3. I get a kick out of a line like, “A headless man, how could there be such a thing?” on a TV show such as this. I mean, these characters are intimately acquainted with ghosts, vampires, witches, warlocks, werewolves, human phoenixes, revenants, 150-year-old sorcerers, succubi, zombies, Cthuluesque entities, time travel, and parallel dimensions, among other supernatural oddities. Just between you and me, I’d say a headless man walking about is hardly the most unbelievable of occurrences. 🙂

  4. Back a couple of years, Julia and Barnabas were driving plots – now it seems they’re chasing after the plots. Since PT, they’ve had people throwing speed bumps their way, and nobody takes their advice or helps them out (except possibly T. E. Stokes). And they seem to be less interesting when they’re trailing the plot. I keep expecting them to be able to get on top of the story, but after 1995 and 1970, I’m beginning to guess that they won’t. Nevertheless, I’ll stay hopeful, Angelique has appeared and she’s always good for some good twists – even if it’s only so Barnabas can hiss, “ANGELIQUE!” (And since there are no sibilants in her name, hissing it is very challenging.)

    Daphne’s Afghan.
    Daphge’s Afpagn.
    Daghle’s Aphnan.
    Dapfge’s Anghan.
    Dafhe’s Anpghan.

    1. Daphne’s Afghan.
      Daphge’s Afpagn.

      Daphne’s afghan
      Daphne’s afghan
      Daphne’s afghan

      … but then I was always pretty good with tongue twisters. One workday at lunch when tongue twisters came up I said “I slit the sheet, the sheet I slit and on the slitted sheet I sit” (which I learned from Steve Martin’s “The Jerk”) and someone said “You’re brave.”

  5. Was that a hand holding a script that came into the shot from the bottom of the screen during the end credits?

    1. The hand of Count Petofi. The writing staff now reduced, Petofi hanging around the studio, now bored, with nothing to do. The position of script consultant now devised to keep him (or the hand) busy, and out of everyone’s concern.

      1. I thought it might be The Body of Judah Zachery, studying the new script to see whose head he gets to detach next week.

        1. I’d say Gabriel’s, but he’s actually an interesting character. Shame Mordecai Grimes doesn’t show up yet, or his son Jeremy.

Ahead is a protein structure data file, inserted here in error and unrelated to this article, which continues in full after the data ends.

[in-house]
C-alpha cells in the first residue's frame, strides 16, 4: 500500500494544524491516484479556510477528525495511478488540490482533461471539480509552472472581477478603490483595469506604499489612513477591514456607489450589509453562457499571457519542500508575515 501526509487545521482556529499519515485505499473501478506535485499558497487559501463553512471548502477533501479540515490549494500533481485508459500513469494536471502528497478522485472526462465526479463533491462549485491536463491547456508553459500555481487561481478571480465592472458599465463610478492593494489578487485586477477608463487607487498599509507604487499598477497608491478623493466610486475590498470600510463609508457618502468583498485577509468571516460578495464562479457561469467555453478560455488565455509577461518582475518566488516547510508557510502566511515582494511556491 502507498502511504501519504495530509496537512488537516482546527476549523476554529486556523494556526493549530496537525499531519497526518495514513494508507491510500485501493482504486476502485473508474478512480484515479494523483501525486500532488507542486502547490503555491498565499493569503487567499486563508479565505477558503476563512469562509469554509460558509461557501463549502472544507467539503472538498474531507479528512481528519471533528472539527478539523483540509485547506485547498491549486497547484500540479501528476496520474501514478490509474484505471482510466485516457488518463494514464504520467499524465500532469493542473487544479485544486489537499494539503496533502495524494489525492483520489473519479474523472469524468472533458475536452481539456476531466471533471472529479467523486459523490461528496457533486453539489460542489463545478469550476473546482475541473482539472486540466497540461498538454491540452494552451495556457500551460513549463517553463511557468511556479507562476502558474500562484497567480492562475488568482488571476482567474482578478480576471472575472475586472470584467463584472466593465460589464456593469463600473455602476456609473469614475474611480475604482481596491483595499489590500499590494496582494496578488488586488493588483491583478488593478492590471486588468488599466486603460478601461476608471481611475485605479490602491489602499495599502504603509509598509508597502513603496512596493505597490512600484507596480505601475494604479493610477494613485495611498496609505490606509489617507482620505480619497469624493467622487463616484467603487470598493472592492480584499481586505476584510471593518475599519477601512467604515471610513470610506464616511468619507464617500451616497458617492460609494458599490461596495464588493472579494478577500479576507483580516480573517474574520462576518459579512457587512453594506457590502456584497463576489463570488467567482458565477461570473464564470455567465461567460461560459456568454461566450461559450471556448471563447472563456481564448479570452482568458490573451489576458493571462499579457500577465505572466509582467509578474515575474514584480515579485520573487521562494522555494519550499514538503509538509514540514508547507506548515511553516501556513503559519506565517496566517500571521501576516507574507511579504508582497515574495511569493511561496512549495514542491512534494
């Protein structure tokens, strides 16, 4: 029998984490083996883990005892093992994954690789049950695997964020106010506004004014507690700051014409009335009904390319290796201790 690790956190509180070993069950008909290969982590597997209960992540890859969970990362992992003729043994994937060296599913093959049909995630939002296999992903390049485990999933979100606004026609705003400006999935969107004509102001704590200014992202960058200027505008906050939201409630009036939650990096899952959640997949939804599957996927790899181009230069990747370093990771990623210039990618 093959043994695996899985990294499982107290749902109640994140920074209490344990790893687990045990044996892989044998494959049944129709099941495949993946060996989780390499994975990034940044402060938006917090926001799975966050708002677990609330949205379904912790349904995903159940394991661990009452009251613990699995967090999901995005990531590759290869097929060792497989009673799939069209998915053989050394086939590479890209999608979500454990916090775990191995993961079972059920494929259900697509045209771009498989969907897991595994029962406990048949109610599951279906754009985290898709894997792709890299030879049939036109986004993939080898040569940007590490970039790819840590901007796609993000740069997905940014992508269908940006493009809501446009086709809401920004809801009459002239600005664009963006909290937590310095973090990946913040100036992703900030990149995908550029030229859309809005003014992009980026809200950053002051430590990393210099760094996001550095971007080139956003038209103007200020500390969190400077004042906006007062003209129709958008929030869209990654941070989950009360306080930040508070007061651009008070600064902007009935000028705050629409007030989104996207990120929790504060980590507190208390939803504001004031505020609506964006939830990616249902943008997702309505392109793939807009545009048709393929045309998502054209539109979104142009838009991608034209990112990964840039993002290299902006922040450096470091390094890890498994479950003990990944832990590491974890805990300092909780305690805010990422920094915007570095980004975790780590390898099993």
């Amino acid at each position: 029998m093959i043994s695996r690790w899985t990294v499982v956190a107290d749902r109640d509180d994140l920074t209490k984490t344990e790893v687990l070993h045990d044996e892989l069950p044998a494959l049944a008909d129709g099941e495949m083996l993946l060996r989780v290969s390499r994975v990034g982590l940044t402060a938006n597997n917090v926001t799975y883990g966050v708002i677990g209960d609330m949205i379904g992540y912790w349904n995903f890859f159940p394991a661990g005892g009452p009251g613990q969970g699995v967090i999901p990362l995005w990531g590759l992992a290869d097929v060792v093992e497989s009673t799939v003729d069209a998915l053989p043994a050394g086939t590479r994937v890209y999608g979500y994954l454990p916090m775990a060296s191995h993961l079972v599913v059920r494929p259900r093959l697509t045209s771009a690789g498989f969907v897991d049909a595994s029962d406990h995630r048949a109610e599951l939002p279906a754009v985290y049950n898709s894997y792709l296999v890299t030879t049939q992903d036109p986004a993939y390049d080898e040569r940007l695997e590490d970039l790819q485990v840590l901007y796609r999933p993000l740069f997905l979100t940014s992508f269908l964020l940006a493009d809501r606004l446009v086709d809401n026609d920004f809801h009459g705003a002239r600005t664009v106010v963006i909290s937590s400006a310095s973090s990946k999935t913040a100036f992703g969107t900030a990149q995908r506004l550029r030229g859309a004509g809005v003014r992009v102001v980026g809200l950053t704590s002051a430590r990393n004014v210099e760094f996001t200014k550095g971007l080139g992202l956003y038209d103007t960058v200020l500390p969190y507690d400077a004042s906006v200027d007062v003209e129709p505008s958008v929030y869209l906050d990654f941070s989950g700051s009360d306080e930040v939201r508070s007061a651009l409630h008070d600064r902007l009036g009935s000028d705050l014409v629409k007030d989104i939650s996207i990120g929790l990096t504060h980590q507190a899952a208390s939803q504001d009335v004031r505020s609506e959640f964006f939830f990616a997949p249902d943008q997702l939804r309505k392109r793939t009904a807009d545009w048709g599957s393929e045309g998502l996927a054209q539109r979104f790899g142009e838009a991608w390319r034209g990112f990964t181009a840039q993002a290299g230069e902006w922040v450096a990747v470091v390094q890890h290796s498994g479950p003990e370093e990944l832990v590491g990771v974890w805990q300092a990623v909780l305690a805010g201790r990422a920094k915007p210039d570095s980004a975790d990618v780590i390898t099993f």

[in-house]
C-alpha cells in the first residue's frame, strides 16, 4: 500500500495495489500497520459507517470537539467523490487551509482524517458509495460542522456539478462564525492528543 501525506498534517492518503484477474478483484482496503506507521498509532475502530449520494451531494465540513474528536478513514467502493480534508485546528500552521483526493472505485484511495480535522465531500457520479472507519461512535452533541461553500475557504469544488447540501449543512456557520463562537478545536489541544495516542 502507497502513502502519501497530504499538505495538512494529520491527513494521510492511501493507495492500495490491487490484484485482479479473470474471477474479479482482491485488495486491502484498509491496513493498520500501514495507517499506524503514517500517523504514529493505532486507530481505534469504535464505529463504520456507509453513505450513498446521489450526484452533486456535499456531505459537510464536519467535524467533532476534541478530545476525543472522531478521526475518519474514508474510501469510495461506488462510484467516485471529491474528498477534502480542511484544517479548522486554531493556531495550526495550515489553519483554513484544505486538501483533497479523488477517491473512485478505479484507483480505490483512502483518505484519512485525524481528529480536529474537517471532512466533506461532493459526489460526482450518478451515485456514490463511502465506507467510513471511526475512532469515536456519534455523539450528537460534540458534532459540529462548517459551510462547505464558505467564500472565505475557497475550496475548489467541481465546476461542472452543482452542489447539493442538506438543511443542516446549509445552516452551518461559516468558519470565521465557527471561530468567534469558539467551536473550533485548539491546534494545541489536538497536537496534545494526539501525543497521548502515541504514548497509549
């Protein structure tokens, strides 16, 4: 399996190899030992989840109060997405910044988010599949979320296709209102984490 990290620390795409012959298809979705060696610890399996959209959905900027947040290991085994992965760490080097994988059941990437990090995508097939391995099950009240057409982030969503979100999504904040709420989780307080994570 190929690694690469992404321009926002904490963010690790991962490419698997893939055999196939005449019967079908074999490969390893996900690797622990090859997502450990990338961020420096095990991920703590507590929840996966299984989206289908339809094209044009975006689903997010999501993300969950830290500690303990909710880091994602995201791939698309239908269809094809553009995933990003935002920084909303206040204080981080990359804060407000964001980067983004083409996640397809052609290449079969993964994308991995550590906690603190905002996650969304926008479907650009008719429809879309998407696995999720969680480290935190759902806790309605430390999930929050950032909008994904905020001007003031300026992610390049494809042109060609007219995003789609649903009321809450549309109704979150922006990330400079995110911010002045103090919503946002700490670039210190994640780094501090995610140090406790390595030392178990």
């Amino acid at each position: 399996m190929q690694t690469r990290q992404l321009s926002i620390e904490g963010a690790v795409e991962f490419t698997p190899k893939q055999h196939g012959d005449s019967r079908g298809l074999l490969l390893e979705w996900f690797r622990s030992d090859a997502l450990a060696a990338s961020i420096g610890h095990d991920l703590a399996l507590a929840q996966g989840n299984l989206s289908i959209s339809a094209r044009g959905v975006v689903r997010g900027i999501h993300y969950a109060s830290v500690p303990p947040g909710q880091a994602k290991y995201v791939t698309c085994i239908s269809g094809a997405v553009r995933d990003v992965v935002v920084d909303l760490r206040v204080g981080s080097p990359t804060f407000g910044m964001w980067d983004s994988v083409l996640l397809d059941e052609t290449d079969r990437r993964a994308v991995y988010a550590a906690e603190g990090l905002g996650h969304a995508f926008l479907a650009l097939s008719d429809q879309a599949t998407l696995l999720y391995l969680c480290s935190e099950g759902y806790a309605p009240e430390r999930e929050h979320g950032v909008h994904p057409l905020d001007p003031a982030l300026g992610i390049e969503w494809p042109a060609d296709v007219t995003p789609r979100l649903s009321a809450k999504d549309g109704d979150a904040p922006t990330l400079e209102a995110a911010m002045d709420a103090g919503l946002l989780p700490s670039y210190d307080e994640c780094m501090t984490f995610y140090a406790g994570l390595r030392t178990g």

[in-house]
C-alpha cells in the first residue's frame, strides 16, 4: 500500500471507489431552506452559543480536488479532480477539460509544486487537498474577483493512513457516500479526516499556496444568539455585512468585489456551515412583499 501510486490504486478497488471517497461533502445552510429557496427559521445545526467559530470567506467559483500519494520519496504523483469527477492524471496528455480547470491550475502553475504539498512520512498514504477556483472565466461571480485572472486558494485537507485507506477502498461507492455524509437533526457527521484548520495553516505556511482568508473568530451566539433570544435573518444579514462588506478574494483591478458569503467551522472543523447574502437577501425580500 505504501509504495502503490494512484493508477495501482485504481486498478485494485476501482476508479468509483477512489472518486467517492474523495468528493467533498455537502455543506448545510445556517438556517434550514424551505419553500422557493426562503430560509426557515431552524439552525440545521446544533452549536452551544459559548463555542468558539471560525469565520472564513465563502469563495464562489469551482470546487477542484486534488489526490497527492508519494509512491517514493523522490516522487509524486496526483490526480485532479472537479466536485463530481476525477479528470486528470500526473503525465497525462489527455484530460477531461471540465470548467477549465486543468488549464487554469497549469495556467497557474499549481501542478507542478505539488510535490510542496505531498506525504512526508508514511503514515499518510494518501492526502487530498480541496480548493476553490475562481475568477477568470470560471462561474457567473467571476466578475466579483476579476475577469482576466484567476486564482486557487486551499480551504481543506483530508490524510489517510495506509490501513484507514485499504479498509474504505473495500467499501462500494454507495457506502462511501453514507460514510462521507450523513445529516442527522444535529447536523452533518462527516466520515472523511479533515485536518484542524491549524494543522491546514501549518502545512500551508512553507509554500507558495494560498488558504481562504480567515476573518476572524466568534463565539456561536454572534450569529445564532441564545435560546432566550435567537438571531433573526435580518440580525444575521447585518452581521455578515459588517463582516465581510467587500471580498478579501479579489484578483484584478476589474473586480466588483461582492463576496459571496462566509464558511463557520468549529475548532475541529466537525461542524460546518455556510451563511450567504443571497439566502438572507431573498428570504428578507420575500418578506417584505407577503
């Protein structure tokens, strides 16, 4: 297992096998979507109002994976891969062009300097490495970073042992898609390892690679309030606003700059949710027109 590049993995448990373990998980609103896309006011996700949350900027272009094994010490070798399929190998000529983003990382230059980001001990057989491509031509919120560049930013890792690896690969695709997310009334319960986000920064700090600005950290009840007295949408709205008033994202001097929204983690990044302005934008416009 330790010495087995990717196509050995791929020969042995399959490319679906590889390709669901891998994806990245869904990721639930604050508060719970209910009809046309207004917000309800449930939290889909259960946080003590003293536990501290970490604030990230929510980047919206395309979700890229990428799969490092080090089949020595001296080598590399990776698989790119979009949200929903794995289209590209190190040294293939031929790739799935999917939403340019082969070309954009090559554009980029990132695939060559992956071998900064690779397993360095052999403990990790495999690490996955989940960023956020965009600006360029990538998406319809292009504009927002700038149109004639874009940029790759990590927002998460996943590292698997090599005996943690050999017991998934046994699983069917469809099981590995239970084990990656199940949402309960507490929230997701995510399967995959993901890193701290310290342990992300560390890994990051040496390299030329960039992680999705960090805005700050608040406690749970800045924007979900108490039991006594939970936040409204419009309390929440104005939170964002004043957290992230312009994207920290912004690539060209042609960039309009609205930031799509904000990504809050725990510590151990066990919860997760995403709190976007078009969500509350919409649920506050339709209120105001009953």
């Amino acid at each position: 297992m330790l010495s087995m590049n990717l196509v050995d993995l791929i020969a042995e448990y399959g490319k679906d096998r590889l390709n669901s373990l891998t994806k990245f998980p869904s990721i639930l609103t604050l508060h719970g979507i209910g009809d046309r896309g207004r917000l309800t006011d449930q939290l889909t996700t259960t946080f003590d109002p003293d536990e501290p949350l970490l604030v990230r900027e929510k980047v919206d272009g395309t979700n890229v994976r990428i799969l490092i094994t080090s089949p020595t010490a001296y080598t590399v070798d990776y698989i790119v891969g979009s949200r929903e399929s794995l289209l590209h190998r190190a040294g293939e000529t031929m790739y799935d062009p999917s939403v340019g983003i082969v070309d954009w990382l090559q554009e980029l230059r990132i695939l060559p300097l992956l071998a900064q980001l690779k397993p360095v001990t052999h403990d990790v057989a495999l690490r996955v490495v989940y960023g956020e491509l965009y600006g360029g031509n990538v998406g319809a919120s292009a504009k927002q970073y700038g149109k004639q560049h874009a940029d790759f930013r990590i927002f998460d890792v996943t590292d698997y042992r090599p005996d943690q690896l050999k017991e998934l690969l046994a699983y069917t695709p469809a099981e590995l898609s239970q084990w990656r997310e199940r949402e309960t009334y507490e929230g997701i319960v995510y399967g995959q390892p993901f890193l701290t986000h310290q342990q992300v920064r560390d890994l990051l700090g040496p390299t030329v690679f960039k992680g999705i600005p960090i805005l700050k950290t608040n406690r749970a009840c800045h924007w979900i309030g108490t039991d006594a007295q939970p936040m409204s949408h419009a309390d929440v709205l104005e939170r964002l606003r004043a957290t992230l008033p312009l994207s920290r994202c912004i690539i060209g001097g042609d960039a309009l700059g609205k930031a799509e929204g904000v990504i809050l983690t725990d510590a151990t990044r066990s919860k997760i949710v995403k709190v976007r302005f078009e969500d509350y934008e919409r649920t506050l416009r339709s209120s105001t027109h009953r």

1. Oh, great. Jeremy Grimes, Daytime Emmy winner.

            Would have been fine without a speaking part.

            Slocum and Powell look like genius material.

    2. As Sam Hall’s name goes by in the credits, a hand swipes at a piece of paper or possibly a strip of paper. I read somewhere that the closing credits were actually done by a process that involved paper. Some piece of paper seems to have gotten in the way or someone thinks so and desperately tries to snatch or bat at it.

    1. They plainly forgot the events of the 1995 & 1970 storylines, so I’ll go with ‘yes’ to the 1840 question. (Not that the story they’re telling isn’t good, but it doesn’t tie in to the previous tale.)

  6. Forget disconnected storylines. Loving Collinwood as I do, I am quite impressed that the carpet on the stairs held up as well as it did over the years. It’s been walked on, bled on, fallen on and it still was holding up in 1990. The front doors held up good, considering it endured two centuries of Maine weather. I have a house built in 1878 and am facing the sad truth that eventually I will have to replace the outside doors. Never mind the carpet!

    1. The carpet probably soaked up more than a little sherry and brandy over the years. And don’t forget that graveyard dirt – SO tough to get out of the pile! Whatever Mrs. Johnson got paid, it wasn’t enough. (Of course, you mustn’t lean to hard on that bannister…but maybe they could get Willie in to work on that. Too bad Tom Jennings wasn’t around very long, he was good with his hands.)

      1. OOPS! TOO hard, where’s that spellcheck when I need it? My high school English teacher is probably turning in his grave…

      2. “Whatever Mrs. Johnson got paid, it wasn’t enough.”